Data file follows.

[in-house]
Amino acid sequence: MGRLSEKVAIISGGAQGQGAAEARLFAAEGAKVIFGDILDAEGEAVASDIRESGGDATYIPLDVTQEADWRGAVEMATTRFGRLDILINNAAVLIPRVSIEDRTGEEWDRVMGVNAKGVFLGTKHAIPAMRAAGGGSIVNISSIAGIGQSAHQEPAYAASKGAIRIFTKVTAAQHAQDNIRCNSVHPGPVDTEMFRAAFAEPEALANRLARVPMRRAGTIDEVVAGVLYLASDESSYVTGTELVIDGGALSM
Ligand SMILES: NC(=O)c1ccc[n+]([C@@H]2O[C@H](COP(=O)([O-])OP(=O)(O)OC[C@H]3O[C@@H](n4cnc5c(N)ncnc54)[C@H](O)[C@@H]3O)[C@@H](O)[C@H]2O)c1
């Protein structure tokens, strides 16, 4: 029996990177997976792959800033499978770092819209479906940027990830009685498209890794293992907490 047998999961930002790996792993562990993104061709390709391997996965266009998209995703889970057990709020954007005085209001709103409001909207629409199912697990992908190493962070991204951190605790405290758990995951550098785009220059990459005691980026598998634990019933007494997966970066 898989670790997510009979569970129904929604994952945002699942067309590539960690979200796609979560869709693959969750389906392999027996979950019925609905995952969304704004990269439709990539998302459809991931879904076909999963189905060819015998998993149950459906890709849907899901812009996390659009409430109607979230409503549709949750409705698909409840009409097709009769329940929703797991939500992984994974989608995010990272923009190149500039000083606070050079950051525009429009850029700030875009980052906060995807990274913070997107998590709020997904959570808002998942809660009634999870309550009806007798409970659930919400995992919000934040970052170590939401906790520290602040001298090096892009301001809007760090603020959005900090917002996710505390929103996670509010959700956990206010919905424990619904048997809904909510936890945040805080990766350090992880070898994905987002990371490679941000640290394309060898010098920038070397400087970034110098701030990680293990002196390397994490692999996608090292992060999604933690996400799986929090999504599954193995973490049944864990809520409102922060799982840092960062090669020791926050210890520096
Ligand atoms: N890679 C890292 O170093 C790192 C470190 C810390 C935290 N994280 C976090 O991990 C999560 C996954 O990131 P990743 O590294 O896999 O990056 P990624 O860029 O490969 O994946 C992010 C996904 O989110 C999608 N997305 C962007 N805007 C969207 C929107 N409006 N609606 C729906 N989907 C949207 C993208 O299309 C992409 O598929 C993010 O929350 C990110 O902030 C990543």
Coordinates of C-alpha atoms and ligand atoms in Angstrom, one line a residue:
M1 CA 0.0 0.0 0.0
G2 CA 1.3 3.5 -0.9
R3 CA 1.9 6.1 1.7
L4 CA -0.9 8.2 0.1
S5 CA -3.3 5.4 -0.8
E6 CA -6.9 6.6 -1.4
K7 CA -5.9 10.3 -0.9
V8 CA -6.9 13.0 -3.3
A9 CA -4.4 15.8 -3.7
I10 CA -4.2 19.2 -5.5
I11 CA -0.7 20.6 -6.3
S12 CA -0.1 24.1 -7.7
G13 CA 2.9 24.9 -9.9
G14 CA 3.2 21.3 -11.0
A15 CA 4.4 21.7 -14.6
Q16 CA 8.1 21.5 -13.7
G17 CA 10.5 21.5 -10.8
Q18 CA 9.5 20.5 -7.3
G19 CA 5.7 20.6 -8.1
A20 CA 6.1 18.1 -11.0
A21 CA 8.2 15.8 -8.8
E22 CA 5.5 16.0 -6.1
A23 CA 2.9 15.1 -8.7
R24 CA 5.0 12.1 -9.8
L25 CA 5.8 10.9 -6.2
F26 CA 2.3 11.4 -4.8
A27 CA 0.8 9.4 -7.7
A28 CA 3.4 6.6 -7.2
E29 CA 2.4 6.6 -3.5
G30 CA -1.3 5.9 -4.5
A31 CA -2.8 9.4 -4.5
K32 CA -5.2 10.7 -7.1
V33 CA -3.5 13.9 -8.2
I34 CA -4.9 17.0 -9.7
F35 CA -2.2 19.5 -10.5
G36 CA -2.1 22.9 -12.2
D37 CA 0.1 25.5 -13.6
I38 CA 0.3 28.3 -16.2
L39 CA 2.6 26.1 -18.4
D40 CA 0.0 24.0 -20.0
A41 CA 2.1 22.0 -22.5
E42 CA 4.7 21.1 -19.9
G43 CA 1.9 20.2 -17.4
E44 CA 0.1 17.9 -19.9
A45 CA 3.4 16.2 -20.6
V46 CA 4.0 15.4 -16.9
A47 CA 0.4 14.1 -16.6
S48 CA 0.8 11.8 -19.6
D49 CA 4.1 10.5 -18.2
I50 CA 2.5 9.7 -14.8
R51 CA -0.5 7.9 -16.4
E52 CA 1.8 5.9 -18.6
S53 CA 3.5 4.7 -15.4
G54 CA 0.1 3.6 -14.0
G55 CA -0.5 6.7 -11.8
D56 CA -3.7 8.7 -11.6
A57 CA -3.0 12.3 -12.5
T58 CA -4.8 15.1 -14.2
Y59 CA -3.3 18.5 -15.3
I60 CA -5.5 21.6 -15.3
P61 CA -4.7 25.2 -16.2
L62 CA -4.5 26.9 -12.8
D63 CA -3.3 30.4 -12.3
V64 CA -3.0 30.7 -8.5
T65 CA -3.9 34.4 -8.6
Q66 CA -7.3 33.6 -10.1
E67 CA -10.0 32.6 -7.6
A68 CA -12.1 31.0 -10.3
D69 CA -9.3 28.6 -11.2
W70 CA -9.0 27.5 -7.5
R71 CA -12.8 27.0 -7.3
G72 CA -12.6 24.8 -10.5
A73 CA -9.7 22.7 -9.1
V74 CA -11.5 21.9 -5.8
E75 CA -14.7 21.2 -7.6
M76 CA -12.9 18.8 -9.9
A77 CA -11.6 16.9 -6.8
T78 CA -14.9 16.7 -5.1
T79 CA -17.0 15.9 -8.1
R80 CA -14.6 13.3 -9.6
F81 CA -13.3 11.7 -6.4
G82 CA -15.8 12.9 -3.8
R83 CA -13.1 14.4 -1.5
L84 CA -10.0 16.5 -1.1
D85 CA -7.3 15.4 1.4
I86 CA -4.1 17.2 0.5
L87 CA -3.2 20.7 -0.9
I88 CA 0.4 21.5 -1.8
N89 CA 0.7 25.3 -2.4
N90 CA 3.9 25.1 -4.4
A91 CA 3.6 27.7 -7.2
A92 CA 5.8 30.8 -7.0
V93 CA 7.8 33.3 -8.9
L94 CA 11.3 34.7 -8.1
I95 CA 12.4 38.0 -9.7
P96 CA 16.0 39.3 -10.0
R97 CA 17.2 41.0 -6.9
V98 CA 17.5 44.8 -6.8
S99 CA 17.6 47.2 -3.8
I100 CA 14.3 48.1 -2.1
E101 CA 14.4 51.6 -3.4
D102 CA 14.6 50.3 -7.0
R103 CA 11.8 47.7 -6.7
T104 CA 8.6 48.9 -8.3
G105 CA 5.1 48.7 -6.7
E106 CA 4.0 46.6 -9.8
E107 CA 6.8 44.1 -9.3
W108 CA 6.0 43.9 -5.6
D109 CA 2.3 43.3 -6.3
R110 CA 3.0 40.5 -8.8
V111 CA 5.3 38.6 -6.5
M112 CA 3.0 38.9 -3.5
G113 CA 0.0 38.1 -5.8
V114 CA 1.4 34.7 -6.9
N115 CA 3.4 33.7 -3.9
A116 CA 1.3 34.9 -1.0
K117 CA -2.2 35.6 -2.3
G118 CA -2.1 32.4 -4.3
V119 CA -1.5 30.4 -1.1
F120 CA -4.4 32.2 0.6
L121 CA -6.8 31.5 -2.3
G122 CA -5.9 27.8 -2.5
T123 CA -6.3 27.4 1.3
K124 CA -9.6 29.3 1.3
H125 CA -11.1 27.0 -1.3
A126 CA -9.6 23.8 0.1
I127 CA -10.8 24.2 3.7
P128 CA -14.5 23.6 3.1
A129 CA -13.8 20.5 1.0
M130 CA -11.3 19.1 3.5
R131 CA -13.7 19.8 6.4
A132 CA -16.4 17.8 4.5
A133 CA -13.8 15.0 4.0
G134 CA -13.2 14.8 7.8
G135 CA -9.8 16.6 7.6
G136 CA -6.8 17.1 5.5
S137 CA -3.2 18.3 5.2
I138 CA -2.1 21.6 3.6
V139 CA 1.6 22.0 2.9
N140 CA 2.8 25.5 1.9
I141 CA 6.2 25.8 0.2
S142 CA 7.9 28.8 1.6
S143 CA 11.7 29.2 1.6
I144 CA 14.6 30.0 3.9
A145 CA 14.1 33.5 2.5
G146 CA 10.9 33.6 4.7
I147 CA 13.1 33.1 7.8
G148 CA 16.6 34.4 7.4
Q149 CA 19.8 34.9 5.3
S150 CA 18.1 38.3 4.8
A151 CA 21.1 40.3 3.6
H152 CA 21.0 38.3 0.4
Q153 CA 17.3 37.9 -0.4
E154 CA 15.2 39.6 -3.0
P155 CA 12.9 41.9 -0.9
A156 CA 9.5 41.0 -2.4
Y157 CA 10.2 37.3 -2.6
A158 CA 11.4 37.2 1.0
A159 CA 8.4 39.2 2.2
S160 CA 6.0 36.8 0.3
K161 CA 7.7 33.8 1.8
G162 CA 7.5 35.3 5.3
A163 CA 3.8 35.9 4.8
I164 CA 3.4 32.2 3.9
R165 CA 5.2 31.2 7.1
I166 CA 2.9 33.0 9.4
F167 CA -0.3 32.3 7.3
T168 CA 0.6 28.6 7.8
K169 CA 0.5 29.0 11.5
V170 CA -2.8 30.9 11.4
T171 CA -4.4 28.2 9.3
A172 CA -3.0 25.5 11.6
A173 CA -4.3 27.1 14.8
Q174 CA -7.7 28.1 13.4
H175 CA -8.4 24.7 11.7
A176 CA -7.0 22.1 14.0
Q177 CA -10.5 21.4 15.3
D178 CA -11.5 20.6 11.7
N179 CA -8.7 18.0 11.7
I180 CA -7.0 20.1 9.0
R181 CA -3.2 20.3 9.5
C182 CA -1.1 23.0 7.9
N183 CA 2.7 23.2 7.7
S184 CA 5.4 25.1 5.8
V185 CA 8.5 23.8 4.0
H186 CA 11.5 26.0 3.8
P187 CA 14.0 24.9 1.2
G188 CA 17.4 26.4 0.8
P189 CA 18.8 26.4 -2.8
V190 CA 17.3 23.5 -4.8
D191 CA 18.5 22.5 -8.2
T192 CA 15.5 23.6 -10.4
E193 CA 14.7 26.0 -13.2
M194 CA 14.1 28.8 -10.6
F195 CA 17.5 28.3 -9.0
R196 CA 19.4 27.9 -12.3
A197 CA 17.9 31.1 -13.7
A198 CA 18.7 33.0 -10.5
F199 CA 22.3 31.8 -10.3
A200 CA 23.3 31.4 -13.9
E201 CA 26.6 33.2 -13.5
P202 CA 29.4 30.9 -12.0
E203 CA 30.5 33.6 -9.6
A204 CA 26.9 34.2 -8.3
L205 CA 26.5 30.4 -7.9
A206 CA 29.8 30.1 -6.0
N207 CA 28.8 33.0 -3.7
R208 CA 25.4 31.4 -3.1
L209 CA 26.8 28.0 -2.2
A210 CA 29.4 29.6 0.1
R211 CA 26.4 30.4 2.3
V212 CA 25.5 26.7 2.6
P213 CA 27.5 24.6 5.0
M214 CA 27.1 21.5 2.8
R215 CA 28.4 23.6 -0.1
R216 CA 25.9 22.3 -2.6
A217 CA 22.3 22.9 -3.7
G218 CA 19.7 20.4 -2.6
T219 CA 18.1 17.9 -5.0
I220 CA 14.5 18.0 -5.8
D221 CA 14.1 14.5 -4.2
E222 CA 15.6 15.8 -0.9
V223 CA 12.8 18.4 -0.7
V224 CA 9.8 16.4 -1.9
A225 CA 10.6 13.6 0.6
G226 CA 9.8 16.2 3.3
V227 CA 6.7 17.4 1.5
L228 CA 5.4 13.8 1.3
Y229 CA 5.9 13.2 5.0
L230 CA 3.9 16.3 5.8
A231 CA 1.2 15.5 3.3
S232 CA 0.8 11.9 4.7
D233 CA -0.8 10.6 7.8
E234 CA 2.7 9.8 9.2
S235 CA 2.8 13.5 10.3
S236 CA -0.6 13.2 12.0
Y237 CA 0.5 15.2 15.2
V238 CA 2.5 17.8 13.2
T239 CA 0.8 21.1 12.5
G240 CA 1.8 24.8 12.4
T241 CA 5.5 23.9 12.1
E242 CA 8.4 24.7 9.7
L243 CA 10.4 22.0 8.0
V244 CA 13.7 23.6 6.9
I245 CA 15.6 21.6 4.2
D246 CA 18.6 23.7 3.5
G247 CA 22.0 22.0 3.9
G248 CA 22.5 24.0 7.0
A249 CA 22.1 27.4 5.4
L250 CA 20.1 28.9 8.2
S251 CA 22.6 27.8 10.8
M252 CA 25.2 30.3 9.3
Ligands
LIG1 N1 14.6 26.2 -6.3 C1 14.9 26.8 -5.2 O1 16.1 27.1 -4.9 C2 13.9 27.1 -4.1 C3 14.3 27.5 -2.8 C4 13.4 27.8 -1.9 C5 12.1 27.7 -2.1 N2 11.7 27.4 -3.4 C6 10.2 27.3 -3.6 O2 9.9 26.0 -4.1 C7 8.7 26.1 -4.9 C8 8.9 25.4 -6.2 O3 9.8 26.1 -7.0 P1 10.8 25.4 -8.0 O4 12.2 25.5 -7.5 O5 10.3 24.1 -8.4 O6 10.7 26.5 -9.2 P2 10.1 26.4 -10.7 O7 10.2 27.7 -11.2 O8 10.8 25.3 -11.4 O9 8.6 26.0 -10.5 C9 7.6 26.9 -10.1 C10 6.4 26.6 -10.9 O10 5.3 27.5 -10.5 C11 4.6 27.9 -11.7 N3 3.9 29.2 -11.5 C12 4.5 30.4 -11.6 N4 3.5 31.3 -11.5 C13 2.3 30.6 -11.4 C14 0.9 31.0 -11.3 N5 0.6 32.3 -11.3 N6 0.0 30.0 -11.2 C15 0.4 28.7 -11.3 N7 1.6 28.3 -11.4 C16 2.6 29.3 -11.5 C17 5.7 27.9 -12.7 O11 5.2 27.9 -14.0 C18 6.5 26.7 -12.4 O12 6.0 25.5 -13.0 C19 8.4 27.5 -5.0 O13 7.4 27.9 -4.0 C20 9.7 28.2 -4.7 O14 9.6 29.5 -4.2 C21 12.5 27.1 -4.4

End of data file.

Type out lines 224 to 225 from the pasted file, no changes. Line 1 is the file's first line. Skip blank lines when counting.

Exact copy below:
G218 CA 19.7 20.4 -2.6
T219 CA 18.1 17.9 -5.0